These are five books people are talking about this week -- or should be:
1. Wrestling with His Angel: The Political Life of Abraham Lincoln, Volume II, 1849-1856 by Sidney Blumenthal (Simon & Schuster)
In this second volume of a quartet of books on the political life of Abraham Lincoln, Blumenthal focuses on the 16th President’s evolution from defeated Whig into emerging leader of a rough coalition that became the Republican Party. Blumenthal, a well-known member of Bill and Hillary Clinton’s inner circle, shows how Lincoln helped to shape the vision of the new party, drawing on doctrines of the anti-slavery movement and the defunct Liberal Party. Lincoln did some of his best thinking traveling on his horse Old Bob between rural county courthouses in Illinois. Reflecting his own instinctive feel for politics, Blumenthal explicates Lincoln’s political education with passion and deep insight, focusing here on a particularly pivotal period. As this part of his story draws to a close, the future president makes his 1856 declaration to a conservative old Whig former judge and fellow lawyer, T. Lyle Dickey: “I tell you that this nation cannot exist half slave and half free.”
2. Ernest Hemingway: A Biography by Mary V. Dearborn (Alfred A. Knopf)
In her preface to Ernest Hemingway: A Biography, Dearborn notes that she has previously written about two major American writers who defined masculinity in their lives and fiction: Norman Mailer and Henry Miller. She realized that no woman had yet written a Hemingway biography, and she was convinced that her freedom from the baggage of the Papa Hemingway legend allowed her to understand this “remarkably complex man and brilliant writer” in a new way. Dearborn wields both deep research and striking imagination as she charts Hemingway’s path from his childhood in an eccentric household, through the newsreels featuring him “whistling devilishly” from his hospital bed during World War I, through Key West, the famous failed marriages, the heavy drinking in Cuba and, finally, Idaho. Dearborn acknowledges the dangers of retrospective diagnosis but writes that in addition to drinking too much, it was “probable that Hemingway also suffered from mental illness that included mania and depression so severe it became at times psychotic.” She is particularly poignant about Hemingway’s tragic end, writing: “It is painful to contemplate how Hemingway ceased engaging with a world he made new for us.”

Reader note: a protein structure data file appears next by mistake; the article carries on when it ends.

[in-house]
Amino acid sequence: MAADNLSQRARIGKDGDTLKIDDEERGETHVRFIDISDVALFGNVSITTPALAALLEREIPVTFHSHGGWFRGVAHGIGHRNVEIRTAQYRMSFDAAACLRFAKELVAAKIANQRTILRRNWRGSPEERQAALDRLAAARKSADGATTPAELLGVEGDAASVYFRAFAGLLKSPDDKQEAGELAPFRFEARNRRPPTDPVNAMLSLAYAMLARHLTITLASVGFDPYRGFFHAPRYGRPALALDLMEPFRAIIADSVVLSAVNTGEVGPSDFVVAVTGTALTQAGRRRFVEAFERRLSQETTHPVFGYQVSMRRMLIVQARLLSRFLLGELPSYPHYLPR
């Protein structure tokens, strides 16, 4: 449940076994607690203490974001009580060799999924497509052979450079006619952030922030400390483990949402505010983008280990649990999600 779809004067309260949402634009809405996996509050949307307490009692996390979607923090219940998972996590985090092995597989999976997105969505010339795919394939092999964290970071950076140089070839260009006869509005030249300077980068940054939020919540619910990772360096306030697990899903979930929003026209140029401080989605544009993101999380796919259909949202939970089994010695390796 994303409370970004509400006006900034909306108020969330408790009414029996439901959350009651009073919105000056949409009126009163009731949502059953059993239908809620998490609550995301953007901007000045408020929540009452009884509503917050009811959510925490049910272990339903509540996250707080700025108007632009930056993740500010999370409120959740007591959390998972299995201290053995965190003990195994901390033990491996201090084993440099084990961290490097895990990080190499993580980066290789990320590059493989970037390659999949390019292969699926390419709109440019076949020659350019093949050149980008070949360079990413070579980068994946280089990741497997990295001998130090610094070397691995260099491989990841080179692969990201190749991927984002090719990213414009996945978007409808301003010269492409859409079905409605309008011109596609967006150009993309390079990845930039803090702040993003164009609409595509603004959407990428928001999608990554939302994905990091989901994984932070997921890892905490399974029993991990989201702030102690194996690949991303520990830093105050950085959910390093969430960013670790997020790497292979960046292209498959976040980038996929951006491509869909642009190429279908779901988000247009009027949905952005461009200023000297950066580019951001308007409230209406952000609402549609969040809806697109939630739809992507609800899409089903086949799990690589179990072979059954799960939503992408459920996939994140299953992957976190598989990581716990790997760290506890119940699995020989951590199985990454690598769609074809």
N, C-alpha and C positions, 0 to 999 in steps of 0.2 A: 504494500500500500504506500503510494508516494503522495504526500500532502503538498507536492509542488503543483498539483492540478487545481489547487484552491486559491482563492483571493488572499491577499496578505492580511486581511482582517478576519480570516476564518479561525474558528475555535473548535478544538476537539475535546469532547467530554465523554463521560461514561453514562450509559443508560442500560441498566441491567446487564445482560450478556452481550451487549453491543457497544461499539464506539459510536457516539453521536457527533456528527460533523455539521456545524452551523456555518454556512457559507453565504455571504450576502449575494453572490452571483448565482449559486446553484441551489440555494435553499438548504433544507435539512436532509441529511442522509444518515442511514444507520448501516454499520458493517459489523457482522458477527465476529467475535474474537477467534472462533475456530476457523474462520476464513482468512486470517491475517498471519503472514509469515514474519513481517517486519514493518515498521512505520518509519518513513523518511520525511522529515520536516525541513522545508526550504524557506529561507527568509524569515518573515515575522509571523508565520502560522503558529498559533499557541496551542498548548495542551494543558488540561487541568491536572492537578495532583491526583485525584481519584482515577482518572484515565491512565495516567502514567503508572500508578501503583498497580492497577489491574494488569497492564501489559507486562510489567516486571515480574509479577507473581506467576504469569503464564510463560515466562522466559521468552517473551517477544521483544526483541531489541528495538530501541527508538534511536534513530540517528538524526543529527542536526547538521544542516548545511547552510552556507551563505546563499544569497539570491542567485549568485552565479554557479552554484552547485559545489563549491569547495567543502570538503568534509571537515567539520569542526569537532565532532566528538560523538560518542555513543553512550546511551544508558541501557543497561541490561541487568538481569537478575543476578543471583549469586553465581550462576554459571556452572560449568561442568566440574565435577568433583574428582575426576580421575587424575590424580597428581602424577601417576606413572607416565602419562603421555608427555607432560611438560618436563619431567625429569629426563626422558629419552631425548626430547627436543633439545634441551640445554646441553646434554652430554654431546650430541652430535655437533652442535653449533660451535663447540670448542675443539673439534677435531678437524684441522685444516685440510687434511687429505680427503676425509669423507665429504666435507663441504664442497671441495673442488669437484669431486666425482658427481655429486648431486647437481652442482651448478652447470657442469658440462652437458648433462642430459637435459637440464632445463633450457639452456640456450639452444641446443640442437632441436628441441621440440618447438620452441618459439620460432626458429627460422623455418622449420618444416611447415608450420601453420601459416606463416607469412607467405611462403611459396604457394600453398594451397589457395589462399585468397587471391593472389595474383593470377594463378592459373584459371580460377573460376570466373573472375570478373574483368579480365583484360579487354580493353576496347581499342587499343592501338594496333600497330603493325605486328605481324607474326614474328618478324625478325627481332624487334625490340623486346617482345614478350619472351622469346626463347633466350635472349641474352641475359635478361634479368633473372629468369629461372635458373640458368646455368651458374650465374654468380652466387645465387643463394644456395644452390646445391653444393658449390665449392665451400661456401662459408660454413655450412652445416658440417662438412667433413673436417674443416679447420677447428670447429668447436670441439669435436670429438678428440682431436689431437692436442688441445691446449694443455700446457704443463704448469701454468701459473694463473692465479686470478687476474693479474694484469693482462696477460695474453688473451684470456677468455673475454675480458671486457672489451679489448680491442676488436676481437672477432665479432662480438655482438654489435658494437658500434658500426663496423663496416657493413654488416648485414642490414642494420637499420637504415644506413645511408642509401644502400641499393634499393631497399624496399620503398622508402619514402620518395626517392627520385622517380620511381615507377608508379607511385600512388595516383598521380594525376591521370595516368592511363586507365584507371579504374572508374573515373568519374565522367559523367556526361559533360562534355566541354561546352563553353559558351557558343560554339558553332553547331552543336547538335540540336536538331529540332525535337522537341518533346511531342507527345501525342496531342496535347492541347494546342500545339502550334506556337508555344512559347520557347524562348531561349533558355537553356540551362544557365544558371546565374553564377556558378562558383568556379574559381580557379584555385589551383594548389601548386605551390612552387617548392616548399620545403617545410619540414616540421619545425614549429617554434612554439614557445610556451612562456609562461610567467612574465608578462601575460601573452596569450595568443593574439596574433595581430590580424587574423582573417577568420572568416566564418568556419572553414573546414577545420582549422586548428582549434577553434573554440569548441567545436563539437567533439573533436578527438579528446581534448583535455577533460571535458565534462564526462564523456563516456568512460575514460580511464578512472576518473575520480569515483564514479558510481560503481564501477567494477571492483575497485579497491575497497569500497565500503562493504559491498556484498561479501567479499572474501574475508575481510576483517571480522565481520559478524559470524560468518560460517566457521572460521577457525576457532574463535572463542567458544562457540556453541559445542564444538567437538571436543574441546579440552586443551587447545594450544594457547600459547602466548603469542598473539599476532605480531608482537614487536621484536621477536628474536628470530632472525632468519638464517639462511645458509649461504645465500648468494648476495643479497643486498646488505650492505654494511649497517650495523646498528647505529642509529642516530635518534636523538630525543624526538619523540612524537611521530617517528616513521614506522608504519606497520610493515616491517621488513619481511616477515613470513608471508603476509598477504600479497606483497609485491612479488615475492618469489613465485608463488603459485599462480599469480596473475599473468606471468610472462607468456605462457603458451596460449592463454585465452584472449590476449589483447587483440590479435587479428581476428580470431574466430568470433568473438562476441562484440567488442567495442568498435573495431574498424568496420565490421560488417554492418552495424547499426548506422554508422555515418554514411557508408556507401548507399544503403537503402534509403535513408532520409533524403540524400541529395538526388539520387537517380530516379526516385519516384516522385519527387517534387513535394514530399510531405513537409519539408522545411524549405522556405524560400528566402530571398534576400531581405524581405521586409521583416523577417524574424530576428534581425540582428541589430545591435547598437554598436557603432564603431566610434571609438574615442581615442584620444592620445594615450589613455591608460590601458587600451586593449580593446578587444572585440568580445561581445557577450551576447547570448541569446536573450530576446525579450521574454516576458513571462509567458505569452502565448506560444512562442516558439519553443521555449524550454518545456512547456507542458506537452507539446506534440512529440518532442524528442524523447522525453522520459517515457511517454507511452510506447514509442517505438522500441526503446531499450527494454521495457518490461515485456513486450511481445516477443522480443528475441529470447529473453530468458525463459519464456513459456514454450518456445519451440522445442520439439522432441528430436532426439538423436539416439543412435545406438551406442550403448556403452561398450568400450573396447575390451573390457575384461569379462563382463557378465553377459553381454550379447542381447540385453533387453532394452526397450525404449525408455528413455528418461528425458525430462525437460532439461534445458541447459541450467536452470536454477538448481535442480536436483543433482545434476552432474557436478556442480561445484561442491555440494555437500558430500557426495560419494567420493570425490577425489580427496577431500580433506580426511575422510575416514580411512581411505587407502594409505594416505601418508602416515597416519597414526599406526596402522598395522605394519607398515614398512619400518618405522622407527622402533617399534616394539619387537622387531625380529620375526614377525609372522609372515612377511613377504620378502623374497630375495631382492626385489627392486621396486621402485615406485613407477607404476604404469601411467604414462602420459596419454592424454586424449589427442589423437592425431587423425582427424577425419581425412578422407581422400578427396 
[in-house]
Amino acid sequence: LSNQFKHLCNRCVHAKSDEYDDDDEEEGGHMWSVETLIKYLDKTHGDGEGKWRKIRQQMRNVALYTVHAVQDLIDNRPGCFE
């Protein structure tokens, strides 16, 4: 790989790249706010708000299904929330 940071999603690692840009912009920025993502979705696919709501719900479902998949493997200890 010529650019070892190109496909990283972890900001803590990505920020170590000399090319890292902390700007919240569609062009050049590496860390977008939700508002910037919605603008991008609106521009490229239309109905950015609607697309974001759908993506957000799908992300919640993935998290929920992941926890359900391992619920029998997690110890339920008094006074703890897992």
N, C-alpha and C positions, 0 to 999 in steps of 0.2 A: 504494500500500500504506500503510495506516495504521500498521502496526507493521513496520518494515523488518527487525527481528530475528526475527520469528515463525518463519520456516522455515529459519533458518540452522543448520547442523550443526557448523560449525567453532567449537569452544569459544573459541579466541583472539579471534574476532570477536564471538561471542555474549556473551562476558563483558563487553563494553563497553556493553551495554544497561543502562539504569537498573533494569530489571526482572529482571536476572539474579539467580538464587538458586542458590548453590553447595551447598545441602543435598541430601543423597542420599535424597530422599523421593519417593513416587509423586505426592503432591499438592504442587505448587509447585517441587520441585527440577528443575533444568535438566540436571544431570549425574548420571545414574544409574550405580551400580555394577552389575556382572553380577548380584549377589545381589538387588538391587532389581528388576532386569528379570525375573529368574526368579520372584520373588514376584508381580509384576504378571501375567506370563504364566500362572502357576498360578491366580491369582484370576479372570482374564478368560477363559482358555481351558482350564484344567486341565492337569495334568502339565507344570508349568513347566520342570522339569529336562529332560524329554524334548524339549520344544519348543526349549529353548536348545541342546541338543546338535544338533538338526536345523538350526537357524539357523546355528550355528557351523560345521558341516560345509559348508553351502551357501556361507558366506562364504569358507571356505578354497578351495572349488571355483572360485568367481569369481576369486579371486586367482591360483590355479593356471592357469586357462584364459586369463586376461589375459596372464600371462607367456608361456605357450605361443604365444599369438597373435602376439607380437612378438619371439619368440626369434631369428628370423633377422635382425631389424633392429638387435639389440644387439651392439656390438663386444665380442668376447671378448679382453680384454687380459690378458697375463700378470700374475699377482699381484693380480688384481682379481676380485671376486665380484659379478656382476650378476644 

3. Saints for All Occasions by J. Courtney Sullivan (Alfred A. Knopf)
Commencement, Sullivan’s charming 2009 debut, focused on a quartet of Smith College students, and their lives after graduation, and with each subsequent novel, Maine (2011) and The Engagements (2013), her range has grown, leading to Saints for All Occasions. Sullivan has made slightly dysfunctional Irish-Catholic family sagas her trademark, but with Saints for All Occasions, she delivers a big-hearted, sweeping social novel that is sharpened by her psychological acuity and understanding of how family dynamics play out over time. While not explicitly political, this novel of immigration and dislocation and acculturation is undeniably resonant today. Sullivan focuses on two sisters leaving Ireland for Boston in the late 1950s, and her story lurches through the turbulent decades to follow, providing a mixture of droll humor, heartbreak, and redemption.
4. There Your Heart Lies by Mary Gordon (Pantheon)
At the core of Mary Gordon’s deeply affecting There Your Heart Lies is Marian, a complex woman who spurns her elite New York Catholic family and sets off for Spain at the age of 19 to work as a nurse for the loyalist side in the Spanish Civil War. Gordon, a Barnard professor and author of seminal novels like Final Payments and The Company of Women, and the memoirs The Shadow Man and Circling My Mother, has Marian at 92, living on the Rhode Island Coast with her granddaughter. In chapters that segue between Marian’s time in the 1930s in Spain and New York, and conversations with her granddaughter sixty years later, Gordon brilliantly illuminates a resilient, compelling woman with fierce ideals. Marian’s conversations with her granddaughter convey not only her own idealism but also the repression and intolerance of the Catholic church – and they set the younger woman off on her own journey to Spain.
5. This Fight Is Our Fight: The Battle to Save America’s Middle Class by Elizabeth Warren (Metropolitan Books/Henry Holt & Company)
Senator Warren’s new book, a call to arms, hit the New York Times Best Seller list at #1, and it may please her fans to know that it pushed Bill O’Reilly and Bruce Fairstein’s Old School, a protest against “snowflakes” and defense of “traditional values,” off the top perch. Paul Krugman raved over This Fight is Our Fight in his New York Times review, describing it as a “smart, tough-minded” book and a manifesto of “enlightened populism,” one that rails against the concentration of wealth in the elite while offering capsule portraits of those in the stressed middle-class. The book may not be a fully formed blueprint for a progressive political revival, but it certainly provides arguments to keep fighting. “It’s an important contribution,” Krugman says, “even if it isn’t the last word.”